Having helped to transform Vuitton from a staid luggage label into one of the most valuable fashion brands in the world, Jacobs has focussed on his own Marc Jacobs brand in both its main and diffusion ranges since his departure from the LVMH brand in 2013, overseeing successful fragrance, cosmetics, books and stationery launches in the years since its founding.
In 2015, Marc Jacobs folded its popular, lower-priced Marc by Marc Jacobs line. The move surprised many fashion insiders, given that British designers Luella Bartley and Katie Hillier had been brought in to revamp the contemporary label only two years earlier. But, by June 2018, the Marc Jacobs brand had been losing more than €50 million annually for the last few years, with flat revenues over that time period, estimated Luca Solca, then head of luxury goods research at Exane BNP Paribas.
In 1981, following his graduation from the High School of Art and Design, Jacobs enrolled in Parsons the New School for Design, undertaking a degree in womenswear design. Jacobs’s senior year project consisted of three oversized sweaters hand-knit by his grandmother. He was awarded the young designer the school’s Chester Weinberg and Perry Ellis Gold Thimble award, as well as Design Student of the Year.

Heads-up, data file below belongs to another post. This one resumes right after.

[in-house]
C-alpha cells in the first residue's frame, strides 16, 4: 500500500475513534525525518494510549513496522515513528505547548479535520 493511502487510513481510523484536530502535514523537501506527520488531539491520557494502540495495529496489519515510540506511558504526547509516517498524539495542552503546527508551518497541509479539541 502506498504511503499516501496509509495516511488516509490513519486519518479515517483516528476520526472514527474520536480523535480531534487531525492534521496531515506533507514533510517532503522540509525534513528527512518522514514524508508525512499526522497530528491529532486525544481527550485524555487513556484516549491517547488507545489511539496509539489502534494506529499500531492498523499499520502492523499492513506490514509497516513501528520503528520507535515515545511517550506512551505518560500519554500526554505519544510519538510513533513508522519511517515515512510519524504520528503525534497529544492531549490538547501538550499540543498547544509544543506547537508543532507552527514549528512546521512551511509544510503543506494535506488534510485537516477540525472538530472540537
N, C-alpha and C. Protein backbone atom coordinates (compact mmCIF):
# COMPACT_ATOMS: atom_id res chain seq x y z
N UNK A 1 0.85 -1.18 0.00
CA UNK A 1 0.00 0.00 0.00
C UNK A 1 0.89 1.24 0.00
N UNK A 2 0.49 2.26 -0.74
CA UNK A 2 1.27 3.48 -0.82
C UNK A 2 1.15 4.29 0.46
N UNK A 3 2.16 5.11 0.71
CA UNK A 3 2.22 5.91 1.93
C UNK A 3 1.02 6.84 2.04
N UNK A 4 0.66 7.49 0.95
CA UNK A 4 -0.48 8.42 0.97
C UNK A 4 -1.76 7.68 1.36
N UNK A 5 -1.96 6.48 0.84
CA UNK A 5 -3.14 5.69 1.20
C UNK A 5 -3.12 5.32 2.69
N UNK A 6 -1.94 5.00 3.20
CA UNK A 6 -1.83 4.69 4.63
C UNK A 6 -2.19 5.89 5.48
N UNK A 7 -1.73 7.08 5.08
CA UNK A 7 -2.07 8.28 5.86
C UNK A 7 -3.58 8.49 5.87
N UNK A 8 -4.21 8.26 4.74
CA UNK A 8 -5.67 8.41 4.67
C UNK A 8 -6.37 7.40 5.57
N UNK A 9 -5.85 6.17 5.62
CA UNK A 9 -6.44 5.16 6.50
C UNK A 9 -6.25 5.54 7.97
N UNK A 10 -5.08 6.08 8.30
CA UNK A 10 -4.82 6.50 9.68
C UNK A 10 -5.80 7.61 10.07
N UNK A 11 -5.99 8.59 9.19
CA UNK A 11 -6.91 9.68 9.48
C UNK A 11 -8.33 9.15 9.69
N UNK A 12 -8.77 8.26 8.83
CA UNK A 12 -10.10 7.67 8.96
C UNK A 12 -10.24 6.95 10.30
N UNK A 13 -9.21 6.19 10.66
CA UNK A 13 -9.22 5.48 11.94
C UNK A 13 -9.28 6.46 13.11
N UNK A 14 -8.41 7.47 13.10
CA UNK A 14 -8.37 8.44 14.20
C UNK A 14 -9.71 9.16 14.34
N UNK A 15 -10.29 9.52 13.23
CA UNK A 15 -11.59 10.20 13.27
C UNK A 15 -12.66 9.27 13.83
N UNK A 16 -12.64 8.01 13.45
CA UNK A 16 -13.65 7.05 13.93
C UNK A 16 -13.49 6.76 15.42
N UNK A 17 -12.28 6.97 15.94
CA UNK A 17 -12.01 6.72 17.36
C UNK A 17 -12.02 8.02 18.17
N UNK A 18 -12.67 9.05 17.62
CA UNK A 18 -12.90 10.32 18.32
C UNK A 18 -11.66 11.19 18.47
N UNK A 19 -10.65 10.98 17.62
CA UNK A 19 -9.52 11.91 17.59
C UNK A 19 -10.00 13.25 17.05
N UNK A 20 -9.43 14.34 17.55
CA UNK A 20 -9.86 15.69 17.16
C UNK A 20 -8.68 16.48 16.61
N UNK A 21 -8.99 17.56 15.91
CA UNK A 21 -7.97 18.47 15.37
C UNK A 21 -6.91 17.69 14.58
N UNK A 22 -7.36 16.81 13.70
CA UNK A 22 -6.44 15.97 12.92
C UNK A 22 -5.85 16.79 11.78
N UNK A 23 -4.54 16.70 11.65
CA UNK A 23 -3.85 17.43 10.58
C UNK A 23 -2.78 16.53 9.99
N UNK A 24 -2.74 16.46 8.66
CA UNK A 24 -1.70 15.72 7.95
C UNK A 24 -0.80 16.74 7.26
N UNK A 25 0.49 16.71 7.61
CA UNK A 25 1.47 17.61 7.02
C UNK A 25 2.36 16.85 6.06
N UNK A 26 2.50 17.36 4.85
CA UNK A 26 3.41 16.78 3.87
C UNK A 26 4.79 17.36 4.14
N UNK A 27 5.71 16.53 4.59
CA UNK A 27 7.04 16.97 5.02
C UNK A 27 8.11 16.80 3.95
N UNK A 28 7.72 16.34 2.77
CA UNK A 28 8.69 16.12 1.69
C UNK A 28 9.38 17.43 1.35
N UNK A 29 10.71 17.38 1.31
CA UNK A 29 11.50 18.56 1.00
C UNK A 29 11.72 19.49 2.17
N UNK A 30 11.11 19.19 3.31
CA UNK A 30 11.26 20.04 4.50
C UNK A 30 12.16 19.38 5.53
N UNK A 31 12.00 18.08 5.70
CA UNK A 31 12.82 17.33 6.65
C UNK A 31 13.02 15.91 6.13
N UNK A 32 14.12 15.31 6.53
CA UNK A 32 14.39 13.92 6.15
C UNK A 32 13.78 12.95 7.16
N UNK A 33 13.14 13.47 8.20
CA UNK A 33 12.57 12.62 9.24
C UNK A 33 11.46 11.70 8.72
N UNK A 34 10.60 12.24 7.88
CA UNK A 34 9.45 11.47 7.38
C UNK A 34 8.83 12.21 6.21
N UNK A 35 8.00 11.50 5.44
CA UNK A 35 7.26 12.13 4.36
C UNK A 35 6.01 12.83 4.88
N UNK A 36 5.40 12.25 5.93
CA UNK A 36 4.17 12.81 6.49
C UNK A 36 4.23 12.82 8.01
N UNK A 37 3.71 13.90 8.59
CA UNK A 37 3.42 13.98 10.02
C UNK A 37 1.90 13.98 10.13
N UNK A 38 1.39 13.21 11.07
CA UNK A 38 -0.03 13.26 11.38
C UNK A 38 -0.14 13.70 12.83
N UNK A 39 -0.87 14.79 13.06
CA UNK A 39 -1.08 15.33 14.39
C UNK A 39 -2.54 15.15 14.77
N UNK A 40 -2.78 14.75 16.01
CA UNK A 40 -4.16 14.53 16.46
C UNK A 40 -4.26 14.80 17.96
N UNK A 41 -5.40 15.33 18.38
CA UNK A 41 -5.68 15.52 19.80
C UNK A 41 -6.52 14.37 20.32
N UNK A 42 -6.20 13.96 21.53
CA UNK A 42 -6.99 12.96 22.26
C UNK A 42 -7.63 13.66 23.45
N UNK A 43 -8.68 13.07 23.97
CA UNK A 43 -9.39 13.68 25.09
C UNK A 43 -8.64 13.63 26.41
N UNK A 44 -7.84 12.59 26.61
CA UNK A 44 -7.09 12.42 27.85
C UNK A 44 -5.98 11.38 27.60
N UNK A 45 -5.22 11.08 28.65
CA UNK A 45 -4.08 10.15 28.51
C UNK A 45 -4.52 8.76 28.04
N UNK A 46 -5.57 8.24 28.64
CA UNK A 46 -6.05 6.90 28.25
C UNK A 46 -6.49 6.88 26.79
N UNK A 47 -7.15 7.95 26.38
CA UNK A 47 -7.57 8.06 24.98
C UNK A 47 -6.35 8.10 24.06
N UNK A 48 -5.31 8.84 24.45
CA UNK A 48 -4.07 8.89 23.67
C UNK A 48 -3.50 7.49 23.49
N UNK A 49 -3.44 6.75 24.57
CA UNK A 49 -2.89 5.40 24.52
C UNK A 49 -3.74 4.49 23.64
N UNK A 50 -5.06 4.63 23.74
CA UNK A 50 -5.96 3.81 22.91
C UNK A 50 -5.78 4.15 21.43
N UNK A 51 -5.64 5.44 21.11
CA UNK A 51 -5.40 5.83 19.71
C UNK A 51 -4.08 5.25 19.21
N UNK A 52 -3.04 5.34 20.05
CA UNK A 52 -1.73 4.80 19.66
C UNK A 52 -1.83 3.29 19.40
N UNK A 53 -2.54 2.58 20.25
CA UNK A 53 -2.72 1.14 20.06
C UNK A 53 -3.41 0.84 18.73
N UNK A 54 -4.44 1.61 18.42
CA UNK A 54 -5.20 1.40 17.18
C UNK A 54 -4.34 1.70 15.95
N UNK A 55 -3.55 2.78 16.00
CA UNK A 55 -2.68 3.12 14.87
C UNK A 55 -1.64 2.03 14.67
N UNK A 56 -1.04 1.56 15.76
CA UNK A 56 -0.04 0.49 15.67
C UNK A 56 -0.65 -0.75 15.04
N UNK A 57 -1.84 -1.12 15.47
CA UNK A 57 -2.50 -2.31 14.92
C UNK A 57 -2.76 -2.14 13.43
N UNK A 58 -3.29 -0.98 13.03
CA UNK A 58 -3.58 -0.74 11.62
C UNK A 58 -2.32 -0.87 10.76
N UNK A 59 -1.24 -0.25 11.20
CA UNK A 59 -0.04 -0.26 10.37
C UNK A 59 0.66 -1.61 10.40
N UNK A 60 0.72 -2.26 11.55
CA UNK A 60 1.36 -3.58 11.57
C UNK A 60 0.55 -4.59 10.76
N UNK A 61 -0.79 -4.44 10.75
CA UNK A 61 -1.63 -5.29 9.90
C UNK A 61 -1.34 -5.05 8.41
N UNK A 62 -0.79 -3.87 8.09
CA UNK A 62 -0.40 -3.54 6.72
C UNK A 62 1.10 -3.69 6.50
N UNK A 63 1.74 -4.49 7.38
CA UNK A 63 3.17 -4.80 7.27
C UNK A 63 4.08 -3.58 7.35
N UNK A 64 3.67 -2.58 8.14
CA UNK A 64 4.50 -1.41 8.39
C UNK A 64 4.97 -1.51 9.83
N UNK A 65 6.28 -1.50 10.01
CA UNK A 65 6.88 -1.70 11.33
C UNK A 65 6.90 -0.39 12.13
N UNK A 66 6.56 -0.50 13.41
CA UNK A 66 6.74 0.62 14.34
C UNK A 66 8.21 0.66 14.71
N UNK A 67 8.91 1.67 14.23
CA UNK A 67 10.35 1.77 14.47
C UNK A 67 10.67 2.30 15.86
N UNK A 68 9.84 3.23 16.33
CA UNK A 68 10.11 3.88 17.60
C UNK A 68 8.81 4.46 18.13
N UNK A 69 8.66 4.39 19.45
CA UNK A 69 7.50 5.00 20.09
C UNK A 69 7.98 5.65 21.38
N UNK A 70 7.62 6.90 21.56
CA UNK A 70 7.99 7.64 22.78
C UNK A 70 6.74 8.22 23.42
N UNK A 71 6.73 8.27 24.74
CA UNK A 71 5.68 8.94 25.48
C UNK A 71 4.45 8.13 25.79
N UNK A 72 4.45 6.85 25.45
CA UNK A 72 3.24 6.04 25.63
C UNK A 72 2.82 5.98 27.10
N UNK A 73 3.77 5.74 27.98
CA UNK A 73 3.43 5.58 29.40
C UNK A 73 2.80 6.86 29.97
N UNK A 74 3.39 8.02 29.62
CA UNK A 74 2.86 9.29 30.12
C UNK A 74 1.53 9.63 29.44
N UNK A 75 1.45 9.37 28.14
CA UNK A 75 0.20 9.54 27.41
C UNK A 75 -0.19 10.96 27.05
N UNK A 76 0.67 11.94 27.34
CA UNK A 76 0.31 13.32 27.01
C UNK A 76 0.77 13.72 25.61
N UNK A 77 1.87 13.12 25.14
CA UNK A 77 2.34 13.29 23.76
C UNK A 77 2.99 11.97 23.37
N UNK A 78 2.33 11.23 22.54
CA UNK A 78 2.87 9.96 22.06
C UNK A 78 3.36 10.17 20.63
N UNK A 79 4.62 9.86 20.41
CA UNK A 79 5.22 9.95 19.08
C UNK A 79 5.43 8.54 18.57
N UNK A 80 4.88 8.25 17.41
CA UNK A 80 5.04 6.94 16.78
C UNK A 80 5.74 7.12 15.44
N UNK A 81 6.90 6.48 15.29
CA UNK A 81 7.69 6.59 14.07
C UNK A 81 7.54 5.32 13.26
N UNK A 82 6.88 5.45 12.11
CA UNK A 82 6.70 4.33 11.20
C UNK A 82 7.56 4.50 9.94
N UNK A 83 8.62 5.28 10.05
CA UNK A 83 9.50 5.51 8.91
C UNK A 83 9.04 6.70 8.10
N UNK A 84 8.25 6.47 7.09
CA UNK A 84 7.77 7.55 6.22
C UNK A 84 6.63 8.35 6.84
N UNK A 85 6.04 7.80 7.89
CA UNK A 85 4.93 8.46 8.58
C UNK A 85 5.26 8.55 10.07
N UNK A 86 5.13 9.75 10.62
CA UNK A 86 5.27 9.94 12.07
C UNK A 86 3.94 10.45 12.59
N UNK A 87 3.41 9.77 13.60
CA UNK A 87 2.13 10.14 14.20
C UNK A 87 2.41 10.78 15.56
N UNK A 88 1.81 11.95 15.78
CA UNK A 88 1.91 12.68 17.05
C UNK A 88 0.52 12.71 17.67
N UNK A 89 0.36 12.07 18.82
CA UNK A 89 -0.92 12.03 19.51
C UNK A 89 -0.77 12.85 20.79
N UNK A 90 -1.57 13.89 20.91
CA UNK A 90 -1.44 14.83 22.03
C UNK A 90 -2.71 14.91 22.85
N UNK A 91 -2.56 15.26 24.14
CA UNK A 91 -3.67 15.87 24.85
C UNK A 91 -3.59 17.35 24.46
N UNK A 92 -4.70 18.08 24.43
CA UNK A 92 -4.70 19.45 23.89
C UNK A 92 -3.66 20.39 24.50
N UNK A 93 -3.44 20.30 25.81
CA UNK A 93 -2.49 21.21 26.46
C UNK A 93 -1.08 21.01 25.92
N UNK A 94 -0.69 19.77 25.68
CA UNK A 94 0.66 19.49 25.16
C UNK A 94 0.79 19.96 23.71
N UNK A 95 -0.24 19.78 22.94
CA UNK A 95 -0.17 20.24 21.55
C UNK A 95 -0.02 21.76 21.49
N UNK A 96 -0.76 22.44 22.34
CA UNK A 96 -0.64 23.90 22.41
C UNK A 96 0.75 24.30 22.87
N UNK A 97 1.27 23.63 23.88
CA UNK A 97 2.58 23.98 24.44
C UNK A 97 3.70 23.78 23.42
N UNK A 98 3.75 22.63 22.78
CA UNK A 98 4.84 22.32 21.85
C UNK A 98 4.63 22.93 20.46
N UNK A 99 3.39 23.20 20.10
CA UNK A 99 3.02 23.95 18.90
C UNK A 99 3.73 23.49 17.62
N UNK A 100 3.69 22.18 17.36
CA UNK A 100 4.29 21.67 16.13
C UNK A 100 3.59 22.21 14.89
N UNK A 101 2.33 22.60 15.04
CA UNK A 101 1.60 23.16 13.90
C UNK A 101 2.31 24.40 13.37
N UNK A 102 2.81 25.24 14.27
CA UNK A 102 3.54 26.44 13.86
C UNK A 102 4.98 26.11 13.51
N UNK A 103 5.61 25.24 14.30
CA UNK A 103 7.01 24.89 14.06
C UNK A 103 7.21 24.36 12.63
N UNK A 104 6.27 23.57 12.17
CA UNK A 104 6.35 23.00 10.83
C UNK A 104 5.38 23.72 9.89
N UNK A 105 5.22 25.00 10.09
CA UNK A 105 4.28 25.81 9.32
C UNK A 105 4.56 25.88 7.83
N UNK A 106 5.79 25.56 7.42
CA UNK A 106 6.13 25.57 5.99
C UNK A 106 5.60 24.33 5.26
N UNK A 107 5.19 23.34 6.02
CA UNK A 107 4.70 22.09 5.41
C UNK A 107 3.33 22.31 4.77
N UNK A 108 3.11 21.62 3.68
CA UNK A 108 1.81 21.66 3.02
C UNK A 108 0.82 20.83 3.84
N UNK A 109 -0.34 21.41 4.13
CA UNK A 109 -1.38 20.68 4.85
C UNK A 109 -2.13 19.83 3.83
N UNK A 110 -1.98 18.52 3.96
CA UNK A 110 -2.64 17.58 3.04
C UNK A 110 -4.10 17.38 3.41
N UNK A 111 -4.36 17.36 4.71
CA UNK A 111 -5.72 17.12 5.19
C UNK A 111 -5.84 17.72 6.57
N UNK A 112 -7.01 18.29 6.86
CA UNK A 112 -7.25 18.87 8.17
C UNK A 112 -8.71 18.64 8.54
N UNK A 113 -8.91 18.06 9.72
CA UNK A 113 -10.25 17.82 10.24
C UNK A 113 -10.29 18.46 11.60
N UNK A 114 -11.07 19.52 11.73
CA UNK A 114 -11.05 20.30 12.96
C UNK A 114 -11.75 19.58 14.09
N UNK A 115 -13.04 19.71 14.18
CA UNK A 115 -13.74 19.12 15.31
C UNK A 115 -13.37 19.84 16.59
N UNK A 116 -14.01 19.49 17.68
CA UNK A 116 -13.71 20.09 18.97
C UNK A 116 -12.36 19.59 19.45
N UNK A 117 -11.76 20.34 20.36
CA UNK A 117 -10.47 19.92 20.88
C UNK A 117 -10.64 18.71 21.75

In 1986, Jacobs and former Reuben Thomas executive Robert Duffy launched their first design venture under the Marc Jacobs label, earning Jacobs the industry’s interest and a CFDA/Perry Ellis award for New Fashion Talent. In 1989, Jacobs joined Perry Ellis to oversee its womenswear, but was famously fired by management in 1993, following an unsuccessful grunge collection. Jacobs and Duffy launched the Marc Jacobs International company shortly after, creating a few independent collections, before selling 96 percent of the shareholding to LVMH in 1997. The sale coincided with Jacobs' appointment as Louis Vuitton 's artistic director.
Critical to Jacobs’ creative strategy at Vuitton were the designer’s hugely successful collaborations with contemporary artists, including Stephen Sprouse (2001), Takashi Murakami (2005), Richard Prince (2007) and Yayoi Kusama (2012). The Murakami collaboration alone generated $300 million in sales.
Holding a slew of titles to his name in recognition of his influential work, Jacobs’ numerous industry accolades include a series of CFDA awards, a plaque on the Fashion Walk of Fame in New York City’s Garment District, as well as commendation as a Chevalier des Arts et des Lettres for his contribution to French fashion. Jacobs and Duffy jointly received Fashion Group International’s Superstar Award, and Jacobs was named Womenswear Designer of the Year by the CFDA in 2016.